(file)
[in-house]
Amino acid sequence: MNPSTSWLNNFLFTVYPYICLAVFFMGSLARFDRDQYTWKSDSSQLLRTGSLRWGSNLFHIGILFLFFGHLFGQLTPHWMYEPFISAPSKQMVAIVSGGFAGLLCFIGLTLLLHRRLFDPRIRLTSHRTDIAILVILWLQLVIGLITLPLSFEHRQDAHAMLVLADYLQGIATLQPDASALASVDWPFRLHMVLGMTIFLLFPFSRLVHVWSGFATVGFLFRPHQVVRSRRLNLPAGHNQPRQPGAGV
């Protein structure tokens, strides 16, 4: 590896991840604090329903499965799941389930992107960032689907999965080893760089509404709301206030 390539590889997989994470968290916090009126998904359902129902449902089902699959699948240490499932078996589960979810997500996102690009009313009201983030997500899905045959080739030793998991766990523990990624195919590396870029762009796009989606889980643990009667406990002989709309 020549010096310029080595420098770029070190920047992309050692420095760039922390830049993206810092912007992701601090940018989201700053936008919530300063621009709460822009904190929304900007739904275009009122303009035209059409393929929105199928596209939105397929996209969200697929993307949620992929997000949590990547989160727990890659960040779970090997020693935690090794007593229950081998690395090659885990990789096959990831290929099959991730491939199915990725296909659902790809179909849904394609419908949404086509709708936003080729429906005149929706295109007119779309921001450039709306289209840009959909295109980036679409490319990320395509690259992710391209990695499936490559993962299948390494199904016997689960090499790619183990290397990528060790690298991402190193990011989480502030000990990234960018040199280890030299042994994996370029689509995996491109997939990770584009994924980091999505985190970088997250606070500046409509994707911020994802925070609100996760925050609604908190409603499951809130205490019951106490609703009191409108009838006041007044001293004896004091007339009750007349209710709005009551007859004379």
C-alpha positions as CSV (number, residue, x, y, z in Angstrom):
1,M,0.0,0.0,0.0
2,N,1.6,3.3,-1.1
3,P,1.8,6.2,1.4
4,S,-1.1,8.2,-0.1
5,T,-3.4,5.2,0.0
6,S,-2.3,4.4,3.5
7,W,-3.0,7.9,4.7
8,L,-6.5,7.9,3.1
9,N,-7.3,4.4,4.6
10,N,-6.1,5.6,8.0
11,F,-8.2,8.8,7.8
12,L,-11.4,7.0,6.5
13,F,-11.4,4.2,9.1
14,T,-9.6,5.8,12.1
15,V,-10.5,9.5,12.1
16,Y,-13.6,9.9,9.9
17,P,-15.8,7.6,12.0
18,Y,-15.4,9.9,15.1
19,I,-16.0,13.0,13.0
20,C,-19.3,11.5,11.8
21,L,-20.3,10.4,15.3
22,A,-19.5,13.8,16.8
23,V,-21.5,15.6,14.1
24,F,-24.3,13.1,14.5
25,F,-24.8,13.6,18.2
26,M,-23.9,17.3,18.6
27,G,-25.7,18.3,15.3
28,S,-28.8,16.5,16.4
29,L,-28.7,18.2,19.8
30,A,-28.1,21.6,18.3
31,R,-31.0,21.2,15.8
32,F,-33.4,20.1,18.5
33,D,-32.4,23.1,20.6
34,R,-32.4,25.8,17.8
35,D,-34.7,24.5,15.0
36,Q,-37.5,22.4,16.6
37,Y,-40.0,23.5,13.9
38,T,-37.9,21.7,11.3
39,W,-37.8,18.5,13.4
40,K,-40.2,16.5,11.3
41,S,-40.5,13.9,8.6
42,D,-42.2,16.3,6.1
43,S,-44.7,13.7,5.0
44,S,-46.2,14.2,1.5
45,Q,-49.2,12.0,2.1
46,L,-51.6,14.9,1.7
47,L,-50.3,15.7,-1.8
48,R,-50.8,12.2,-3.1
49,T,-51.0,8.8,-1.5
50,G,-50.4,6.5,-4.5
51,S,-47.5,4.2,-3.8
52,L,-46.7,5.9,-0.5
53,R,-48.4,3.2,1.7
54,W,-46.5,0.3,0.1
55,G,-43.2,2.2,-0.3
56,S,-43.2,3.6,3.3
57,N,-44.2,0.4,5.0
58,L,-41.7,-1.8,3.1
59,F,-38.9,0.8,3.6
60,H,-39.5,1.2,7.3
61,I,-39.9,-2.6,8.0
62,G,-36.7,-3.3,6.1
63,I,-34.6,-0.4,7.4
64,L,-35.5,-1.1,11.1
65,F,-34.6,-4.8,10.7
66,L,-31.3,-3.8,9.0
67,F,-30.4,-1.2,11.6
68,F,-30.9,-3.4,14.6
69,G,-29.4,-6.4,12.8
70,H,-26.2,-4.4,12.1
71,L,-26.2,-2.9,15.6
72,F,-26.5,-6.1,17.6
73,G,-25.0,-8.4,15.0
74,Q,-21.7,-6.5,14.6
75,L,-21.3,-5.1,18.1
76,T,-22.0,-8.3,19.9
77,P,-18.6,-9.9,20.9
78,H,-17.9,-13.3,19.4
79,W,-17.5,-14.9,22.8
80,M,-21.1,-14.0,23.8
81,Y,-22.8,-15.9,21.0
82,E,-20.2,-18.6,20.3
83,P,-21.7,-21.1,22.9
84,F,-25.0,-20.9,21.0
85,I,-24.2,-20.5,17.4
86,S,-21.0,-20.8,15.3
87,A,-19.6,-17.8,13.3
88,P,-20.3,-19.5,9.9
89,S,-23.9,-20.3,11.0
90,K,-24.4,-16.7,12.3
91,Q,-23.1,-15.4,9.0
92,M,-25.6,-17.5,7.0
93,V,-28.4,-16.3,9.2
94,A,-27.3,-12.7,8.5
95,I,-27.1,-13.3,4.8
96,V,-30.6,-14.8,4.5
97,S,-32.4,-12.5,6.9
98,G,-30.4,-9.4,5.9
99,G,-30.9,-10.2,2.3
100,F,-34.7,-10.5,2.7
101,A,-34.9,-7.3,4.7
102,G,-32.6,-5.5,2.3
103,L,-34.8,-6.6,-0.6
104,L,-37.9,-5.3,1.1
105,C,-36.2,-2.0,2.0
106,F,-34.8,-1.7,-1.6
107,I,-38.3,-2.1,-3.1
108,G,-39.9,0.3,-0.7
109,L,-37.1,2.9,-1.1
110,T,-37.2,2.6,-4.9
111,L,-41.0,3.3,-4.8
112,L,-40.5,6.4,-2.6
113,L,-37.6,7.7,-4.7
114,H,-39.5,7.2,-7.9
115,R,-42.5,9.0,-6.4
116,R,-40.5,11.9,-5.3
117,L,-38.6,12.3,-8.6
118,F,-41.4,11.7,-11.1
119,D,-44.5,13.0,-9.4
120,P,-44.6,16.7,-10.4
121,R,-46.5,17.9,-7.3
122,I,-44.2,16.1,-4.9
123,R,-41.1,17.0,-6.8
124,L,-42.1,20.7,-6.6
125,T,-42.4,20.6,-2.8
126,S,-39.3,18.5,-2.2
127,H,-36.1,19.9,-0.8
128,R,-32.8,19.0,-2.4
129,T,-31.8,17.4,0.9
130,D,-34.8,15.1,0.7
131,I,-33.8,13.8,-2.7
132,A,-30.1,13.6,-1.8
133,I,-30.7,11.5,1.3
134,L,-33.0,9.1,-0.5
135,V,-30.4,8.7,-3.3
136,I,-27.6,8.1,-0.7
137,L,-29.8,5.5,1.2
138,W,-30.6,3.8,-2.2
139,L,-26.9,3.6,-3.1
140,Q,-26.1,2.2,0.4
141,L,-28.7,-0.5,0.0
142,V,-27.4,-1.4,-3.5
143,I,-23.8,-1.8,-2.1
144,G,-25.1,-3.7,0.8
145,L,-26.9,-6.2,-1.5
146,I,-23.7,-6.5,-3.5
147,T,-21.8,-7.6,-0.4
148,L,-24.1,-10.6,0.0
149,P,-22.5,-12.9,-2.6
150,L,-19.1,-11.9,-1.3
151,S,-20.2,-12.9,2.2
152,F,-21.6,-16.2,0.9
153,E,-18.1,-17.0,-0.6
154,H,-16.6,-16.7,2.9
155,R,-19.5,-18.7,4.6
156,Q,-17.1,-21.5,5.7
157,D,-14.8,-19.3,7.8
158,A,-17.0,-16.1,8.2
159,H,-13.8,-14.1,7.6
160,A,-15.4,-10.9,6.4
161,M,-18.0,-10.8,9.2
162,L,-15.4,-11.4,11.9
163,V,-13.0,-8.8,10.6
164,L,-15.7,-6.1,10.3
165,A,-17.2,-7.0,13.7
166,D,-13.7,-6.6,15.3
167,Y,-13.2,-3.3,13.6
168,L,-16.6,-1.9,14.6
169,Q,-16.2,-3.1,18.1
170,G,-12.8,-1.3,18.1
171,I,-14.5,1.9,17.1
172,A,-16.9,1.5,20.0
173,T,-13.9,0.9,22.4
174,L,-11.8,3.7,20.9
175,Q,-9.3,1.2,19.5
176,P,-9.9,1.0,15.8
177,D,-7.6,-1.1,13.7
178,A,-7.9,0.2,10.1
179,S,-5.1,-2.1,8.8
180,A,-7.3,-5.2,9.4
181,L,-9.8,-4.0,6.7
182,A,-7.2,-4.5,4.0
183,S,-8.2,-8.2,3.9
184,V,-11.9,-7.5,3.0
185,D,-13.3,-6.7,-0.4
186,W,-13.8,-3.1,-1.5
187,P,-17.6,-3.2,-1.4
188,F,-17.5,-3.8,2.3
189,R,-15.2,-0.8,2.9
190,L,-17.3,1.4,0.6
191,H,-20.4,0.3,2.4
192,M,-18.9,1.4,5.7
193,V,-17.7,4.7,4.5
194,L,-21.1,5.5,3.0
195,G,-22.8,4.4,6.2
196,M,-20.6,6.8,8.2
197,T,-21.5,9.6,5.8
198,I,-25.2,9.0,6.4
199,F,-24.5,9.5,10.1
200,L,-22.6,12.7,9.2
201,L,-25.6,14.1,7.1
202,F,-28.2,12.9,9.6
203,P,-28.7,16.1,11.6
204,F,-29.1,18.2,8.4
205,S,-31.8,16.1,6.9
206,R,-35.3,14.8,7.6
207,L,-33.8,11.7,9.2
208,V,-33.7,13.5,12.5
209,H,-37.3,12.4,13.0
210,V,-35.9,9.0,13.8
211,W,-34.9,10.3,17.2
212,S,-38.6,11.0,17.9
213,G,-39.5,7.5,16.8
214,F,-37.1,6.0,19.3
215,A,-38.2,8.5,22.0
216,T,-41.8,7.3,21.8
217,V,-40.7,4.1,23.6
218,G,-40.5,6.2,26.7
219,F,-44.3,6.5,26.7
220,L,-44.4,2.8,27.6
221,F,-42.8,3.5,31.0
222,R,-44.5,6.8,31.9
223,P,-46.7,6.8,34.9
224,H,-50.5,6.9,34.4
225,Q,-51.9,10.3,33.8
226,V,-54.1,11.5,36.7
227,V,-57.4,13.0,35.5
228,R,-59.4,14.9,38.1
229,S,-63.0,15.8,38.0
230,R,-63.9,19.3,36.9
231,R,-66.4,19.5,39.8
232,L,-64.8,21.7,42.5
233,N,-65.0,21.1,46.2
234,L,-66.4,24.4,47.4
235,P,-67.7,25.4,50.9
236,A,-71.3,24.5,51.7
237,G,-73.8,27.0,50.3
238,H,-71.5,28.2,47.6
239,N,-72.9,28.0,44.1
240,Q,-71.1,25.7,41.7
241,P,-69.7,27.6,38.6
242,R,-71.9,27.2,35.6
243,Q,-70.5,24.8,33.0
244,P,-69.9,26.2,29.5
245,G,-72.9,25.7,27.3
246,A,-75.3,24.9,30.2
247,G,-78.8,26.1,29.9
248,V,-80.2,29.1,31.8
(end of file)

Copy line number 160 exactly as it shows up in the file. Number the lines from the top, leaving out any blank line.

156,Q,-17.1,-21.5,5.7